• Some time later IBM's monitoring equipment spat out some alerts that were interpreted by the people receiving them as data exfiltration. Already jittery from the DDoS disaster and wonky firewalls, they became convinced they'd been owned and the DDoS attack was a distraction to draw their focus away from the exfil.
  • I am absolutely, 100% rock solid on this one. We even saw the relevant minister and senior bureaucrats support this one in statements made to the media. The bit they left out is the traffic that triggered the alarm was entirely normal and should never have resulted in a false positive.

  • They pulled the pin and ASD was called in.
  • Public statements support this.

  • The IBM alerts were false positives incorrectly characterising offshore-bound system information/logs as exfil.
  • This is the part that's most hilarious. I'm told it was bog-stock traffic behvaiour that set off the alerts. I am confident there was no valid reason behind those alerts triggering.

    I'm actually pretty sympathetic here and it's hard to say the person who decided to unplug made the wrong call. If you suspect you've been owned and all your data is being siphoned off, it's probably the right thing to do.

    It's the people who set up such shitty monitoring that are to blame for this part of the disaster, not the people who pulled the pin.

  • ASD still needs to roll incident response before they can send the website live again. Even though it was false positives that triggered the investigation, there still needs to be an investigation.
  • This is just standard. Once you call an IR team they need to investigate.

So. That's where I stand on what I wrote last week. I'm sure about most of it, but the timeline and details around whether there was Australian attack traffic? I can't 100% substantiate that.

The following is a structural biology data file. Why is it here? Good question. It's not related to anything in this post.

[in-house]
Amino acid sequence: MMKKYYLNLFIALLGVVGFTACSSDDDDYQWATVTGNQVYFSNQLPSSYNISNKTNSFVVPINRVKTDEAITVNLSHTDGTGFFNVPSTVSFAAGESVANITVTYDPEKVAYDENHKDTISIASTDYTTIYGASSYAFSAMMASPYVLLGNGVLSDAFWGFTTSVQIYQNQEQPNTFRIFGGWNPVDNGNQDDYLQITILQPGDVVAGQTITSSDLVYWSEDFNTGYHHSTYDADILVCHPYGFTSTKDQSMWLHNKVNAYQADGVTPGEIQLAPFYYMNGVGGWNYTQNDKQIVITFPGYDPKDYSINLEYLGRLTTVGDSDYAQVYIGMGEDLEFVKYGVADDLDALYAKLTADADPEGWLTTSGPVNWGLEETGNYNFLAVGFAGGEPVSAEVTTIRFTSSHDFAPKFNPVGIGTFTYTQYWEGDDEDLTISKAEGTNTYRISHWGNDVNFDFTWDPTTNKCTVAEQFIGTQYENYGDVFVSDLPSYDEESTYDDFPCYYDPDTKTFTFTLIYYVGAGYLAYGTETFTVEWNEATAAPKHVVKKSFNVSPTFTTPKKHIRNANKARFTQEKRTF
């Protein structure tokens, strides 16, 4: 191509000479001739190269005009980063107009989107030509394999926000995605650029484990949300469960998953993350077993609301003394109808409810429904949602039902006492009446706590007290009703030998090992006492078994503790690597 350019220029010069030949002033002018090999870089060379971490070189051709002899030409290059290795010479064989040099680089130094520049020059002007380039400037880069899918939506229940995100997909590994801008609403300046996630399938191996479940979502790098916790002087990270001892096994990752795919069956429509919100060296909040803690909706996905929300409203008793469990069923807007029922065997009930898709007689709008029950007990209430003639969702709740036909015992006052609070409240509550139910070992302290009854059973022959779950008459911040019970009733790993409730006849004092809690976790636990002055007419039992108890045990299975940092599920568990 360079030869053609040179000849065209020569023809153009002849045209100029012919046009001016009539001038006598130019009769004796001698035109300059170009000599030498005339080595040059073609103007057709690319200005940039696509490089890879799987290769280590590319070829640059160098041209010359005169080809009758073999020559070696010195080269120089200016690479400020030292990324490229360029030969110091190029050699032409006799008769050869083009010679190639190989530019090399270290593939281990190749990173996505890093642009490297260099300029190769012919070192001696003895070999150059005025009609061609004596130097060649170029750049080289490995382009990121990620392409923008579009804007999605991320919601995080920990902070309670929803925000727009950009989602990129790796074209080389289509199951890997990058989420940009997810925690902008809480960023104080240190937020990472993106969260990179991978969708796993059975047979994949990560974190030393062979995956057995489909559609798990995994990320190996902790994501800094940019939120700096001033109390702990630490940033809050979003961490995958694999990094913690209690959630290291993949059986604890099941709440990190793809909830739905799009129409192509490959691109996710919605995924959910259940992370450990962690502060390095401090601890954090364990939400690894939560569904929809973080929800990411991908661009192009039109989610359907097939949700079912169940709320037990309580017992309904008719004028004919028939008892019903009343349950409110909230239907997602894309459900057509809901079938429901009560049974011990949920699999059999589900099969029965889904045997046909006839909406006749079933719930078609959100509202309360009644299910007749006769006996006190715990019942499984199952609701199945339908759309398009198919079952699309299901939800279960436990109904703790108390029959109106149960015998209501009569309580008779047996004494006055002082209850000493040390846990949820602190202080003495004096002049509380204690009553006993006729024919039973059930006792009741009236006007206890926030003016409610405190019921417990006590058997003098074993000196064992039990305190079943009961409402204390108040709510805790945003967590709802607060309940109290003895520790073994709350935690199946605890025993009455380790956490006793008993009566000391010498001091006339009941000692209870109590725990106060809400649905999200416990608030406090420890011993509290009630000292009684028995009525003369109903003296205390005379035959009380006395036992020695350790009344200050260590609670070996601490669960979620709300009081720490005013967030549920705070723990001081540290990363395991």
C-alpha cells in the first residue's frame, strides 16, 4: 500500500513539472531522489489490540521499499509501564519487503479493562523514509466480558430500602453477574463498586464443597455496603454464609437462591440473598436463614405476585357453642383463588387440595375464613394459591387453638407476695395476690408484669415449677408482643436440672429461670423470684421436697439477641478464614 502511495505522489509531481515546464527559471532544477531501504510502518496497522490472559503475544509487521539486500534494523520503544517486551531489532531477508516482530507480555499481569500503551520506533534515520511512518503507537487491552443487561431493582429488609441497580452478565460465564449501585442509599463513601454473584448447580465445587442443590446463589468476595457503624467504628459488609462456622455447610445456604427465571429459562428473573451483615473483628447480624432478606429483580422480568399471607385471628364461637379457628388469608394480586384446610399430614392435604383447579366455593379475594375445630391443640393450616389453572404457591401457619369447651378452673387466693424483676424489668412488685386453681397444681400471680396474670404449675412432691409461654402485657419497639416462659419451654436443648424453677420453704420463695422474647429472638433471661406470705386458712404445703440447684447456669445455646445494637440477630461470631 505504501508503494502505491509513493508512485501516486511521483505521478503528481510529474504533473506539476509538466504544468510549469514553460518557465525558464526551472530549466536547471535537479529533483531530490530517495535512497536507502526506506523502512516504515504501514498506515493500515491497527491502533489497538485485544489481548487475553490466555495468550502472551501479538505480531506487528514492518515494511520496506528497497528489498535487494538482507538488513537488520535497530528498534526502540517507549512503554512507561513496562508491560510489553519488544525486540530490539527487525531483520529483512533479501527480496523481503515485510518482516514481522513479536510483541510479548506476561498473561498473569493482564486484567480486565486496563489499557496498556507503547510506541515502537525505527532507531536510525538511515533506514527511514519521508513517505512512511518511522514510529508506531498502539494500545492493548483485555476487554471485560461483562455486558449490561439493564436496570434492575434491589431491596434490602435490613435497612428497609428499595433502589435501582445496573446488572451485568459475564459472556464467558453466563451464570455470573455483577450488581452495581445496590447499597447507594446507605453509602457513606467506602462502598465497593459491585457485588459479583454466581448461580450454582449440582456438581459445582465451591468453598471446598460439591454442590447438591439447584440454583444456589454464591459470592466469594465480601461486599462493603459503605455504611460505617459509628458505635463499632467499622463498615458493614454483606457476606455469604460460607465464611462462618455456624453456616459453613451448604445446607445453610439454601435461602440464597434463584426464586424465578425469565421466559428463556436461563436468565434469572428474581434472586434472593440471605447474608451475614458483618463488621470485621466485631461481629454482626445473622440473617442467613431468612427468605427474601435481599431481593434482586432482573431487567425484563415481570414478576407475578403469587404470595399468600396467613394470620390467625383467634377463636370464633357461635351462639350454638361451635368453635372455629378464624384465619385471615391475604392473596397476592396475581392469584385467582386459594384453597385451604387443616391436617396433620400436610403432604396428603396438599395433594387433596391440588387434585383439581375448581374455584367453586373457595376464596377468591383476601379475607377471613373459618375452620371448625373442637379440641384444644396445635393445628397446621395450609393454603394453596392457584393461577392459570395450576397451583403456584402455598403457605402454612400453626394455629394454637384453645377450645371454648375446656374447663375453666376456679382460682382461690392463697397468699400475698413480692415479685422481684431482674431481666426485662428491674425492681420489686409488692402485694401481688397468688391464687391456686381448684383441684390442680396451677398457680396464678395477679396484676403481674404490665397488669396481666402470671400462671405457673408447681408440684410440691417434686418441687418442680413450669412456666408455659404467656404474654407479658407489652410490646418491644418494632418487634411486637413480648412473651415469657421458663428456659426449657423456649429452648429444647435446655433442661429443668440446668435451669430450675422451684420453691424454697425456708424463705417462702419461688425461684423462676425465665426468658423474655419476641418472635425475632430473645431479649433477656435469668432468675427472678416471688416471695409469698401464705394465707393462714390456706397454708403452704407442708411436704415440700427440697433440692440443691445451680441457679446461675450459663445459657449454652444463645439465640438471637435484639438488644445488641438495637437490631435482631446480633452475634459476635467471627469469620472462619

I'm highly confident the firewall thing happened. They did reboot without a synced secondary. But that's just sort of funny, and if it happened in isolation no one would think it's a big deal.

There's other stuff I haven't mentioned, too, like routes changing on the night to send traffic around the primary connectivity provider. This might be due to the "geoblocking falling over," something our fearless leaders have mentioned once or twice in interviews and at press conferences. If I had to guess, they tried to route around NextGen and get Telstra to pull together some last-minute DDoS filtering. That's just speculation, but if I had to guess, that's how it went down.

Either way it was amateur hour. The next question becomes: Who's responsible?

Predictably, the government is trying to shift blame for the debacle on to ABS bureaucrats and IBM. That's mostly fair enough. Telling a company like IBM that they should prepare for DDoS attacks is sort of like telling your babysitter not to put the kids in the oven while you're out for the night. It's just so weird that they didn't adequately prepare for it. That said, we don't know who made the final decision. It could have been an IBMer telling the ABS that they absolutely had it under control, or it could have been an executive-level public servant trying to shave a few bucks off the budget. We just don't know.

The thing I'd really like to know is why the ASD wasn't given authority to actually look at this set up before it went live. If its only involvement was asking high-level, compliance-like questions ("Do you have a DDoS mitigation plan? Y/N") then honestly that's not good enough. I suspect that's what's happened in this instance and this is where you'd go looking for ministerial accountability if you were so inclined.